Another example, passed as part of the 2018 Bipartisan Budget Act, is the Social Impact Partnerships to Pay for Results Act. That legislation creates a standing pool of capital to support outcomes-based financing, helping support states and localities that use evidence-based approaches to tackle priority social-policy issues, from employment to education to child welfare. An expanded high-value work CAP goal would help more state and local communities use innovative, outcomes-focused approaches, including those that leverage SIPPRA.

Strengthening a focus on results, of course, requires state and local governments to have adequate data and analytical capacity to learn what’s working, what isn’t, and to make adjustments. That’s why, in expanding the high-value work CAP goal, OMB should find ways to support that capacity-building. To do that, OMB should clarify that states and localities are expected to conduct data analyses and program evaluations to inform continuous improvements and that they may use a portion of their program dollars for that purpose.

Why did OMB frame the high-value work CAP goal narrowly, focusing on the performance of federal agencies and not states and localities? Our guess is that it was simply an effort to “do the doable” and keep the goal focused. That is understandable. But OMB should begin preparing a phase two for 2019, expanding the focus to include supporting high-value work by state and local partners.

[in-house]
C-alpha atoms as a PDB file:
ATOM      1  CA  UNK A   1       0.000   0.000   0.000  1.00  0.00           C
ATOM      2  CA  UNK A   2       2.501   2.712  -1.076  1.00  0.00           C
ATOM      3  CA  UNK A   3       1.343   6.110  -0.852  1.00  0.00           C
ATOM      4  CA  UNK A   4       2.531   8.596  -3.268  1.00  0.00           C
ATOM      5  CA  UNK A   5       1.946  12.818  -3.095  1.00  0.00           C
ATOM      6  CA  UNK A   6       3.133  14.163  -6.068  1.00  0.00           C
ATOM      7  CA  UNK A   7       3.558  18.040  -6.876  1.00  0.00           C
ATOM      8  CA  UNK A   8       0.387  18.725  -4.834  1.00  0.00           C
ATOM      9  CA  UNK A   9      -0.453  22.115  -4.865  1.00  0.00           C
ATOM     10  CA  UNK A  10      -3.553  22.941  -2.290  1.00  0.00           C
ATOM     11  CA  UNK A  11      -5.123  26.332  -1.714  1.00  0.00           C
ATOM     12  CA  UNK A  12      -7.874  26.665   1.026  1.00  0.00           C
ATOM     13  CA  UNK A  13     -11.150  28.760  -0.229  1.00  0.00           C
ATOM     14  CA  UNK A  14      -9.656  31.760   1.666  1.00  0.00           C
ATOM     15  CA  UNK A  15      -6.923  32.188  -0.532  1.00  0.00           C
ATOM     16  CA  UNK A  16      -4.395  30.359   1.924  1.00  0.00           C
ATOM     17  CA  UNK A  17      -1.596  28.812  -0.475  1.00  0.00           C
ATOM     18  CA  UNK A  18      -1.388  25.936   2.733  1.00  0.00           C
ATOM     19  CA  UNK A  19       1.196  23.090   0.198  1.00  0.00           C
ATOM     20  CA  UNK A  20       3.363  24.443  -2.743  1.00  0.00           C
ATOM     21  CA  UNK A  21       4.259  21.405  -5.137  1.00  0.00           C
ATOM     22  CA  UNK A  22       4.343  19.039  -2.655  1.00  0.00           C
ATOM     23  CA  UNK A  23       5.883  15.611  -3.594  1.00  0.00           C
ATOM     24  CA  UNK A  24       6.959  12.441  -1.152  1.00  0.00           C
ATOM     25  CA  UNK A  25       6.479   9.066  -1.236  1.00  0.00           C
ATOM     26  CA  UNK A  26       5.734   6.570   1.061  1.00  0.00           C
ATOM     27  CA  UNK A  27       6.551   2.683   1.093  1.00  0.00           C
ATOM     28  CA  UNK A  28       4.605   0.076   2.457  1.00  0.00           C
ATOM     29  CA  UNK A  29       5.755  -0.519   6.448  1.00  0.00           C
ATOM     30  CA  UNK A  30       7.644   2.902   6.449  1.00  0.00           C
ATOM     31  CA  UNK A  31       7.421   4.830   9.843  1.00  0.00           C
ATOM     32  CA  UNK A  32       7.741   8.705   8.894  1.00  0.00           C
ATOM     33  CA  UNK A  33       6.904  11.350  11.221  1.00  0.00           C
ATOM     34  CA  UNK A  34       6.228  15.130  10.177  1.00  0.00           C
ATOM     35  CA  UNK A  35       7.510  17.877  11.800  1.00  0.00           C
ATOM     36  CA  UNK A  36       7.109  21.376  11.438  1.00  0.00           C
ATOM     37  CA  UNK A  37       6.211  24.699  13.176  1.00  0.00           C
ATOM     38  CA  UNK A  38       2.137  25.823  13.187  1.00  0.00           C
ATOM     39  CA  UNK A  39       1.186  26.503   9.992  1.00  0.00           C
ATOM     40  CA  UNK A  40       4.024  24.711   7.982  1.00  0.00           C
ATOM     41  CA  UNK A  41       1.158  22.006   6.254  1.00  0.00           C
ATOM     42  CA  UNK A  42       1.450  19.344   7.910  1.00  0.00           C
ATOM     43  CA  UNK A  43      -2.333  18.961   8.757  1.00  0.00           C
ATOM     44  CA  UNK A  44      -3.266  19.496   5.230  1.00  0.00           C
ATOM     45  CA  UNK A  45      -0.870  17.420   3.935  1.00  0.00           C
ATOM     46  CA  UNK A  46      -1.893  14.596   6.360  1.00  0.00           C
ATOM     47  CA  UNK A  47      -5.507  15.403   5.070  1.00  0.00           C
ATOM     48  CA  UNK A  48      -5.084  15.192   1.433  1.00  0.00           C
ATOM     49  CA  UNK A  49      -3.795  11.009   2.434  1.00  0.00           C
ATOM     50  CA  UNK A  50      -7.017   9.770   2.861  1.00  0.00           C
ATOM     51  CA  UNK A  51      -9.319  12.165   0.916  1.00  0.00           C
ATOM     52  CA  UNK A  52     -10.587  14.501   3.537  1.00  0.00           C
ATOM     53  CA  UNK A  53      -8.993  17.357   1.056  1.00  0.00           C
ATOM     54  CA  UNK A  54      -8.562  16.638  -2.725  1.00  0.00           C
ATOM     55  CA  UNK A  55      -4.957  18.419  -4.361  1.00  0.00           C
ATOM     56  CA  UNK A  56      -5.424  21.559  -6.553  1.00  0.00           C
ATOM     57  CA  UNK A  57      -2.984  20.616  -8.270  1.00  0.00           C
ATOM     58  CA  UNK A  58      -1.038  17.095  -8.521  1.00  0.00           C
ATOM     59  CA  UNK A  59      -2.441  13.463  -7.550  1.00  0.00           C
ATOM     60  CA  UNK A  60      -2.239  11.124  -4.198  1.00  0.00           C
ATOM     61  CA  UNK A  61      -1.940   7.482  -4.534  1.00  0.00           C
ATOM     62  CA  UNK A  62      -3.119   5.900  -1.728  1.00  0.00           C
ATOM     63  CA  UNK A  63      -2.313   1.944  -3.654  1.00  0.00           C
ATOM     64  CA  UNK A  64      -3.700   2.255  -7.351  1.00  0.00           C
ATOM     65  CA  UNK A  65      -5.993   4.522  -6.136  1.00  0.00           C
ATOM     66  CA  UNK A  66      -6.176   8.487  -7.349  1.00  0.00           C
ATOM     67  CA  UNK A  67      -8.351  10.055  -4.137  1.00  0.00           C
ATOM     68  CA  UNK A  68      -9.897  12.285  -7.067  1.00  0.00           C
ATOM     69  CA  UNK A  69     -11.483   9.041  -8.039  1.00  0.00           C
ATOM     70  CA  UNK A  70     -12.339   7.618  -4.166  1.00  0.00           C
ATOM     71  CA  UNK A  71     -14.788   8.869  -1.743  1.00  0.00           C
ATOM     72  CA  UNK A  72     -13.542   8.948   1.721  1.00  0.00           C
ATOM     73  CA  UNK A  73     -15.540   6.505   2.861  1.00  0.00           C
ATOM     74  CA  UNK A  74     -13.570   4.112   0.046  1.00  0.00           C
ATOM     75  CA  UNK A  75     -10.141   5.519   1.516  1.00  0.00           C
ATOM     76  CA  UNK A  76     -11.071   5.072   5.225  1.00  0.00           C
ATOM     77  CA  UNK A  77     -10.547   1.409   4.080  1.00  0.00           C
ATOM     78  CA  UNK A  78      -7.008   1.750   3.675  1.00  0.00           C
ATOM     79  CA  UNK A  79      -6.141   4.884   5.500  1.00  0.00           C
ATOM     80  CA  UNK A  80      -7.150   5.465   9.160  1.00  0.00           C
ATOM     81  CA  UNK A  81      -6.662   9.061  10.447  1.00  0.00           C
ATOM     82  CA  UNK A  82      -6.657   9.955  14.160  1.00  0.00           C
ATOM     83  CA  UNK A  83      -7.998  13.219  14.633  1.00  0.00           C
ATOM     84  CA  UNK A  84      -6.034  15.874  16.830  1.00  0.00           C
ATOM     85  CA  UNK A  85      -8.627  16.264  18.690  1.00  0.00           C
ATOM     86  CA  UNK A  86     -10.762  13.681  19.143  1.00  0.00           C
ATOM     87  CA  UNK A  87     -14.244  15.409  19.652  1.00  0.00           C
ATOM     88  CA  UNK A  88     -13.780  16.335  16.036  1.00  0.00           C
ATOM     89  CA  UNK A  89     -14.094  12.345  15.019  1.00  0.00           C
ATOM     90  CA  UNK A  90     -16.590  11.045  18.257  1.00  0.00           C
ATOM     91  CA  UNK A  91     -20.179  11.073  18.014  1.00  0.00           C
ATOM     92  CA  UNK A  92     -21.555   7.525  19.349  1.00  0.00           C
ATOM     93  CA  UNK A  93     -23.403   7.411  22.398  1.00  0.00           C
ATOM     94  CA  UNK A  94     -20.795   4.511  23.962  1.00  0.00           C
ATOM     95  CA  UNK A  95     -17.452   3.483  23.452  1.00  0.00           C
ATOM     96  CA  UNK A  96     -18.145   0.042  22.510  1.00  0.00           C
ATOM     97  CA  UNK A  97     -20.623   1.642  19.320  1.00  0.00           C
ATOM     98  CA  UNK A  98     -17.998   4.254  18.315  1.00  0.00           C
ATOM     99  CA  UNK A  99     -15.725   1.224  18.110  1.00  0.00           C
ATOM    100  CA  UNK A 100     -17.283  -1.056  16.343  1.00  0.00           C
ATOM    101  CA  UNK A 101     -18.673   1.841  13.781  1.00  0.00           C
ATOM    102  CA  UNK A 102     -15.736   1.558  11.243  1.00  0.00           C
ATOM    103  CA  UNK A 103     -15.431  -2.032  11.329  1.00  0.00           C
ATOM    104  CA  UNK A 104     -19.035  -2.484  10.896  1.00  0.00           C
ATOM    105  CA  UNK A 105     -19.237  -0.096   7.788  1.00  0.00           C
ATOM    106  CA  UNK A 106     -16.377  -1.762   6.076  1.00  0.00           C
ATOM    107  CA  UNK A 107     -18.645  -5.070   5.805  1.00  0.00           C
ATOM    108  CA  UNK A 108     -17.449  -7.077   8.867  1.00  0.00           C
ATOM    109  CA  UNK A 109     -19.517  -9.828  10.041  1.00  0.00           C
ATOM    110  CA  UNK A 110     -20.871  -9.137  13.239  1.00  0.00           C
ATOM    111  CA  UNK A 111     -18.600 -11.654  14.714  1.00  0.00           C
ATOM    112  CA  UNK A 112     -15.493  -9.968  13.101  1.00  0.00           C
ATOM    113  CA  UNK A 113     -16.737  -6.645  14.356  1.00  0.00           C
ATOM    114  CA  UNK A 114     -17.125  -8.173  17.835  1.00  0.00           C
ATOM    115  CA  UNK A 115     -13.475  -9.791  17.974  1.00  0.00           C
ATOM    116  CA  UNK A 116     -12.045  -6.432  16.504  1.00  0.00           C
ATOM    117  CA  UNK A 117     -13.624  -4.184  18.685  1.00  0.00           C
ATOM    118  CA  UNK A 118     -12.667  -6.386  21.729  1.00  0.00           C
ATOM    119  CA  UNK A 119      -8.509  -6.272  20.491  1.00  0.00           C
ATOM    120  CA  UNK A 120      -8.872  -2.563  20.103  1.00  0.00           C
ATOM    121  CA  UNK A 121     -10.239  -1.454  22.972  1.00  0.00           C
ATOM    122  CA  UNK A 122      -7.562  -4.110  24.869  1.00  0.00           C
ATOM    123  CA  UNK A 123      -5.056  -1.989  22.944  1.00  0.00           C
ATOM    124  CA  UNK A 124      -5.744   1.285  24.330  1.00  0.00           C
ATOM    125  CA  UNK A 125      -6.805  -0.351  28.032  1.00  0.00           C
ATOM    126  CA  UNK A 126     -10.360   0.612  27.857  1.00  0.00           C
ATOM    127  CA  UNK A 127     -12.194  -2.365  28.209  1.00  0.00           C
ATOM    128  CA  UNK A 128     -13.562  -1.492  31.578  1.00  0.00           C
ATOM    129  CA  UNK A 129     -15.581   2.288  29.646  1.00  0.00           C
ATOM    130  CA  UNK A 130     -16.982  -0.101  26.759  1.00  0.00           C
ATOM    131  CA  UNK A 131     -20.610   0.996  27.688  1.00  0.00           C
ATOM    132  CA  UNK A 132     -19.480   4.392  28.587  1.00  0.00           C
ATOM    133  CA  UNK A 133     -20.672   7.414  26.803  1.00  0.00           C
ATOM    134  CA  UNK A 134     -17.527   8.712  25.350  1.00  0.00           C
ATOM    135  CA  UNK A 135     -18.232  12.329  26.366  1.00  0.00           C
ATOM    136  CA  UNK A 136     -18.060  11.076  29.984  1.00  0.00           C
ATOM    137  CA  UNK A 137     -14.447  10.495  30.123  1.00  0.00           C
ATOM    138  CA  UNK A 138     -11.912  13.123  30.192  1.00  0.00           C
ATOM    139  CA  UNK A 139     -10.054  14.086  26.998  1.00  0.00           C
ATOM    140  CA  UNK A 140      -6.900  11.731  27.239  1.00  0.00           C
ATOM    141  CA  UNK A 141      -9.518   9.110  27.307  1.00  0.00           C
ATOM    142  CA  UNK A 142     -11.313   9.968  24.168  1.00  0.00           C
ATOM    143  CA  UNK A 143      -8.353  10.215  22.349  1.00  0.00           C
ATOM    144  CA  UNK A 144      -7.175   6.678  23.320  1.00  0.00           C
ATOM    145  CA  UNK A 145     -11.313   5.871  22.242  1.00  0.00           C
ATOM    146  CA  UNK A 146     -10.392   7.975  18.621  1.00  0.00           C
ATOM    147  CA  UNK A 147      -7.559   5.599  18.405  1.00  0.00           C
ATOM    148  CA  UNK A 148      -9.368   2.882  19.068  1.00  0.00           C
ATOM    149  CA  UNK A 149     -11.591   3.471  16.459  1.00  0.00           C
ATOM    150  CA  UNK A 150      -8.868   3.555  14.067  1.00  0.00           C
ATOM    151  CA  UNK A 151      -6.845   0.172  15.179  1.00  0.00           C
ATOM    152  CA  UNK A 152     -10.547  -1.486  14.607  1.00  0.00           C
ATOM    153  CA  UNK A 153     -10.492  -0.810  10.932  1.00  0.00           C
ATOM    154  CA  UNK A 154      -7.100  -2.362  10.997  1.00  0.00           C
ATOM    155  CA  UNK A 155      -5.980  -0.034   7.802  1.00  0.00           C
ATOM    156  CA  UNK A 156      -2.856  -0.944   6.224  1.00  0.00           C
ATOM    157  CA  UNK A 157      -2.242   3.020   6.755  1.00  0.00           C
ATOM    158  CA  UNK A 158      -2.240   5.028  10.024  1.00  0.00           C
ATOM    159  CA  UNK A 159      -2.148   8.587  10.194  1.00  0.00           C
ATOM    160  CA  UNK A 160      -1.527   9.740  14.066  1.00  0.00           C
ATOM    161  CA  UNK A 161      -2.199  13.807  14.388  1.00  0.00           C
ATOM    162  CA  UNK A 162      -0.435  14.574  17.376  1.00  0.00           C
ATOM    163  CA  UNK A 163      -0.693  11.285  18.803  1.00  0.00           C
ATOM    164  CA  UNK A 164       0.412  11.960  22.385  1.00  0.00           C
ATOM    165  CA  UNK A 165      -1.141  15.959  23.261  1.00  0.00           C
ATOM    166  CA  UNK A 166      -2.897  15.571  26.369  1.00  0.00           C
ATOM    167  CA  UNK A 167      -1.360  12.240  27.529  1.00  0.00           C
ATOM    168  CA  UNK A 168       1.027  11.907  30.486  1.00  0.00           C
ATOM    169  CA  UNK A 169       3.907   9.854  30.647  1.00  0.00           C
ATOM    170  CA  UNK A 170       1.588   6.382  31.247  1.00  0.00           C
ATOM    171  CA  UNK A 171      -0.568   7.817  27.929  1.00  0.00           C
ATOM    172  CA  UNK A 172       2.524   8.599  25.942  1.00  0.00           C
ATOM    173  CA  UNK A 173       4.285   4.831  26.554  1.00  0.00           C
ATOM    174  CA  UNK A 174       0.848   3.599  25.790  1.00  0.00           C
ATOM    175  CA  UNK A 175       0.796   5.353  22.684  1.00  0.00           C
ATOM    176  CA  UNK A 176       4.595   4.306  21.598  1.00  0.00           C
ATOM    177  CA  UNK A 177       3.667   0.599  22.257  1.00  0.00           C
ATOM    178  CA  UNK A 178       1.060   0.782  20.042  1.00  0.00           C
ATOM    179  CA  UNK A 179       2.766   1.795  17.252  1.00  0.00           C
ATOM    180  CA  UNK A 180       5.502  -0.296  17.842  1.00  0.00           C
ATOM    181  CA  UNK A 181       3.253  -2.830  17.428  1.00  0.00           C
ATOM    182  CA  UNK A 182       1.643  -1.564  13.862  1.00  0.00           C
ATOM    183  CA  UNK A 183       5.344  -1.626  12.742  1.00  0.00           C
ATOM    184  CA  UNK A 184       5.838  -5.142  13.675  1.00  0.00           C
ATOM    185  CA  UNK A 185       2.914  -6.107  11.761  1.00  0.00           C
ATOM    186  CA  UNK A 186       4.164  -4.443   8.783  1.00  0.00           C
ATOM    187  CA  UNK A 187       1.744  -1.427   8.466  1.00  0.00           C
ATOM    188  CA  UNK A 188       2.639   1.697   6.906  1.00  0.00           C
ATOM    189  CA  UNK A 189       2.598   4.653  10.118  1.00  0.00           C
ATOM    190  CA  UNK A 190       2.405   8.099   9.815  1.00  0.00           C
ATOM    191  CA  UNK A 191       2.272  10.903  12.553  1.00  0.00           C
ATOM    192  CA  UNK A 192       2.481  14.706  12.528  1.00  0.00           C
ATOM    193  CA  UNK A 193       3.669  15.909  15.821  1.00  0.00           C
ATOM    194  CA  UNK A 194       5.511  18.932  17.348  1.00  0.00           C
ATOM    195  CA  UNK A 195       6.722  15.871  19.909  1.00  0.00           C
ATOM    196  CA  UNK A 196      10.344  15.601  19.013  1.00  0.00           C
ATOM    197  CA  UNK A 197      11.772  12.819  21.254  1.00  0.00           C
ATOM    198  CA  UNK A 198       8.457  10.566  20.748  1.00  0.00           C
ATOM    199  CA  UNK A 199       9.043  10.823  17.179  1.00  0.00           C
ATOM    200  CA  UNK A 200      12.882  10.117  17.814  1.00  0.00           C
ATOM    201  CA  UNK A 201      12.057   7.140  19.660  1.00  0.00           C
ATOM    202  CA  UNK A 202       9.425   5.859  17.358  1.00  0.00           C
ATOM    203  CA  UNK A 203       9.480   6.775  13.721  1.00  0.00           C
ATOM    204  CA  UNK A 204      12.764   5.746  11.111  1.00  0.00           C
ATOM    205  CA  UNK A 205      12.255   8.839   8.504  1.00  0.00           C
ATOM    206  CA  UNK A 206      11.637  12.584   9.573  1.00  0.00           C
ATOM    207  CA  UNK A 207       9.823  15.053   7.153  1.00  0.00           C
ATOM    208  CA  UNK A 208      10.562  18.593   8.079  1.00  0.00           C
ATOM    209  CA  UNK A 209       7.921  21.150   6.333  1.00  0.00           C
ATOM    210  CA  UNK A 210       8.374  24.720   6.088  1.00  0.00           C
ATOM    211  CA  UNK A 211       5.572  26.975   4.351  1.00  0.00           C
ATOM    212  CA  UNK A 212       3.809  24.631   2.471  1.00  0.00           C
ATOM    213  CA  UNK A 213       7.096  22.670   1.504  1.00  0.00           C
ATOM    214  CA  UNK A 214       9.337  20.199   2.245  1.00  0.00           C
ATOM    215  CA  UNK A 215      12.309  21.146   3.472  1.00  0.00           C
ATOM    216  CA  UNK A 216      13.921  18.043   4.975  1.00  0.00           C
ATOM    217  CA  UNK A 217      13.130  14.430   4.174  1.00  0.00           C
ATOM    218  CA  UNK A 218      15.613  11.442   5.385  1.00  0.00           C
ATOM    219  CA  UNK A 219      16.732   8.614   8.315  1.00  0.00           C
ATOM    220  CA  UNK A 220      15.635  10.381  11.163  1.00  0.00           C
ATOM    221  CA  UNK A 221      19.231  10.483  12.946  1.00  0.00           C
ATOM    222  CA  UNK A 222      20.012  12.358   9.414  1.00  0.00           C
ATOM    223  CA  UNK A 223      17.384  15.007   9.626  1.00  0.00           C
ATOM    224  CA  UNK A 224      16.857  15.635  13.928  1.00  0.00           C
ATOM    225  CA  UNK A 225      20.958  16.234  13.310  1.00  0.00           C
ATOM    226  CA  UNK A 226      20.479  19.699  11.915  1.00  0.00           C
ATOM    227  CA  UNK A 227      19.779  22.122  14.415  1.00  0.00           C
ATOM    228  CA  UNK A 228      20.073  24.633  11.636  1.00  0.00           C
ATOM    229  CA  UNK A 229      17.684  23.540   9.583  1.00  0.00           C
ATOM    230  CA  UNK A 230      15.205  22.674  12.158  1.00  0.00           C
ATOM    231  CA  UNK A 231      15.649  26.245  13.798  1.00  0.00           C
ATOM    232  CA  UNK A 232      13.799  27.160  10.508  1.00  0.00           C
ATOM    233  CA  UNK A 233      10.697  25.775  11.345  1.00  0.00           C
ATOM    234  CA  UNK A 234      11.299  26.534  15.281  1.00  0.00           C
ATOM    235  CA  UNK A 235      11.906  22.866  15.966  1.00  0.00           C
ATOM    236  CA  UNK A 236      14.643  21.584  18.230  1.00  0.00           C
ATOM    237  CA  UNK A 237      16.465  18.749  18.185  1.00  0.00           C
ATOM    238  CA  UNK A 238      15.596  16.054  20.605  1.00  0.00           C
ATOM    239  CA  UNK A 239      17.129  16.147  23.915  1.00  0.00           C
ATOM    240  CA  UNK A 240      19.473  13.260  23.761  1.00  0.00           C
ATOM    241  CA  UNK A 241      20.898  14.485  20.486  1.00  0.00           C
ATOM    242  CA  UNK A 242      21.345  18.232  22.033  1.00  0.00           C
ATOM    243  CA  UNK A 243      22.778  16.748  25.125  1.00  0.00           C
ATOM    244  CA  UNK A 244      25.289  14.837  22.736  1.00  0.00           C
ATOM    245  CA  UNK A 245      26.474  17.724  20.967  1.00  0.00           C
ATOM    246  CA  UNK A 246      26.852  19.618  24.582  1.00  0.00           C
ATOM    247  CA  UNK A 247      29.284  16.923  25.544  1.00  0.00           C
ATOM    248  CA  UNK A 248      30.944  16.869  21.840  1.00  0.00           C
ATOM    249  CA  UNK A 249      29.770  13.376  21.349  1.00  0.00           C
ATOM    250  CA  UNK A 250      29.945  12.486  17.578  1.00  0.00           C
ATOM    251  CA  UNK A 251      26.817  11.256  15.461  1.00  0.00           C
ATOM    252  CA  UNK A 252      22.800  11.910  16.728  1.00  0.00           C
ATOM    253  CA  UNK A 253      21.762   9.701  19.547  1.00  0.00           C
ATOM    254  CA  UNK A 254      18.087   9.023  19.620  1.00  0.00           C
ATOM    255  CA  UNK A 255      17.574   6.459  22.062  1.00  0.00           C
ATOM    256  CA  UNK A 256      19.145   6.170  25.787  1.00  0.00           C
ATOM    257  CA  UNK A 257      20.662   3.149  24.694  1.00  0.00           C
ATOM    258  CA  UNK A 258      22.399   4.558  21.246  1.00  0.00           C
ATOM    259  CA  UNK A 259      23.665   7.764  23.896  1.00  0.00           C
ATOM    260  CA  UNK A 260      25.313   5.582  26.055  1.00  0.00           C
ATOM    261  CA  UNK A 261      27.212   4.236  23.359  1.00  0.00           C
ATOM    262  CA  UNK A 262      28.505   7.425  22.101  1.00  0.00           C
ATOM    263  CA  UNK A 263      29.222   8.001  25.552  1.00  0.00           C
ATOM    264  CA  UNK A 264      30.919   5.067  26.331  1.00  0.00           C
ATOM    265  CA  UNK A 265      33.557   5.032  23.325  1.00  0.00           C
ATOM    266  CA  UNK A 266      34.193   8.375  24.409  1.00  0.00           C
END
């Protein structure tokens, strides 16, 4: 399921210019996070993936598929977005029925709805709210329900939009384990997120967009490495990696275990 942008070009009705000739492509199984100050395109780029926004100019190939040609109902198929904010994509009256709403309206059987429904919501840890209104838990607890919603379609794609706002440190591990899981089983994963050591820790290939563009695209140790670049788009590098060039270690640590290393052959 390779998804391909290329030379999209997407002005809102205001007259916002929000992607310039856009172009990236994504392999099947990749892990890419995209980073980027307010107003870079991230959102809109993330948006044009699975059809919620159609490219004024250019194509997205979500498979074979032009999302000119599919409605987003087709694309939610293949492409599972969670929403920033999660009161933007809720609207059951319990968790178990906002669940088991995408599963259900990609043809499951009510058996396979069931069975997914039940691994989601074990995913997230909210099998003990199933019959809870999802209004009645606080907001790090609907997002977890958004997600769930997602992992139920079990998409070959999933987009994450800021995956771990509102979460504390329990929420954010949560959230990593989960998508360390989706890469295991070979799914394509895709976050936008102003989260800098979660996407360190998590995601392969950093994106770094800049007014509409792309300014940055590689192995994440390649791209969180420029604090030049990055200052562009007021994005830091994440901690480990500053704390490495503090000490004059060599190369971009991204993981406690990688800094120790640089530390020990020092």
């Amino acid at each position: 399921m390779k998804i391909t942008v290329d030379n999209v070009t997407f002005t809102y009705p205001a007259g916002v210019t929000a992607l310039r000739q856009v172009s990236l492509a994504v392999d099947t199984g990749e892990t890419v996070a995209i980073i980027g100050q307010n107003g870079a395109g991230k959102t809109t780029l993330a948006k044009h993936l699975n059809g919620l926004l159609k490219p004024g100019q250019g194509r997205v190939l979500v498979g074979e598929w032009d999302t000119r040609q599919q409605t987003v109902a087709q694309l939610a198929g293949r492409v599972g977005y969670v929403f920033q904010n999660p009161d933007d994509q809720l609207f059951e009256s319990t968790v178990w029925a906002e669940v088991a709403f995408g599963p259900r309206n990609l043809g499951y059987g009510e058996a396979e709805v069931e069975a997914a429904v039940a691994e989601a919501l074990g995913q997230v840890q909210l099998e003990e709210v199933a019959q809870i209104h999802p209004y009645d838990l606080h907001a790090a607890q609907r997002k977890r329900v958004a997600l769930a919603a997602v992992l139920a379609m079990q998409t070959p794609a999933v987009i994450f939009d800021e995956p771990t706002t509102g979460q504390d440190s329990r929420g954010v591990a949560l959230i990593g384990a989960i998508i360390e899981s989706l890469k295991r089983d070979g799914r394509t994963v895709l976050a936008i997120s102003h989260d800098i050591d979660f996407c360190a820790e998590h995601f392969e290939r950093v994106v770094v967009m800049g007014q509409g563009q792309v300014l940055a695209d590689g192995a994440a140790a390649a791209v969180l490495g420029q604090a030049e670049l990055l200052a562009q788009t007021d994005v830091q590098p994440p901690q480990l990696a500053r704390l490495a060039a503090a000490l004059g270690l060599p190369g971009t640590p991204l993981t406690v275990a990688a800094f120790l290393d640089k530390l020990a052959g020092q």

Keeping the focus narrowly on federal agencies is a bit like only brushing half your teeth: It’s better than nothing, but not very effective. This administration has the chance to catalyze high-value work at all levels of government, and it should seize that opportunity.  

Andrew Feldman is a director in the public sector practice at Grant Thornton. He was previously a special adviser on the evidence team at the White House Office of Management and Budget and, prior to that, served in Wisconsin state government.  

Kathy Stack is an independent consultant. She served for more than 30 years in the federal government, including 28 years at the White House Office of Management and Budget.

Andrew Feldman is a director in the public sector practice at Grant Thornton. He also hosts the Gov Innovator podcast, with more than 160 interviews for results-focused leaders. His previous roles include a Visiting Fellow at the Brookings Institution, Special Advisor for Evidence-Based Policy at the U.S. Department of Education, a Special Advisor on the Evidence Team at the White House Office of Management, one of the top-three appointed leaders at Wisconsin’s labor department, a Senior Policy Advisor in the Office of Wisconsin Governor Jim Doyle, a Staff Economist at the White House Council of Economic Advisors, and Special Assistant to the President at the social policy research firm MDRC. A native of Milwaukee, Wisconsin, he has a B.A. in economics from Swarthmore College, an M.P.P. from the Harvard Kennedy School, and a Ph.D. in public policy from Harvard University.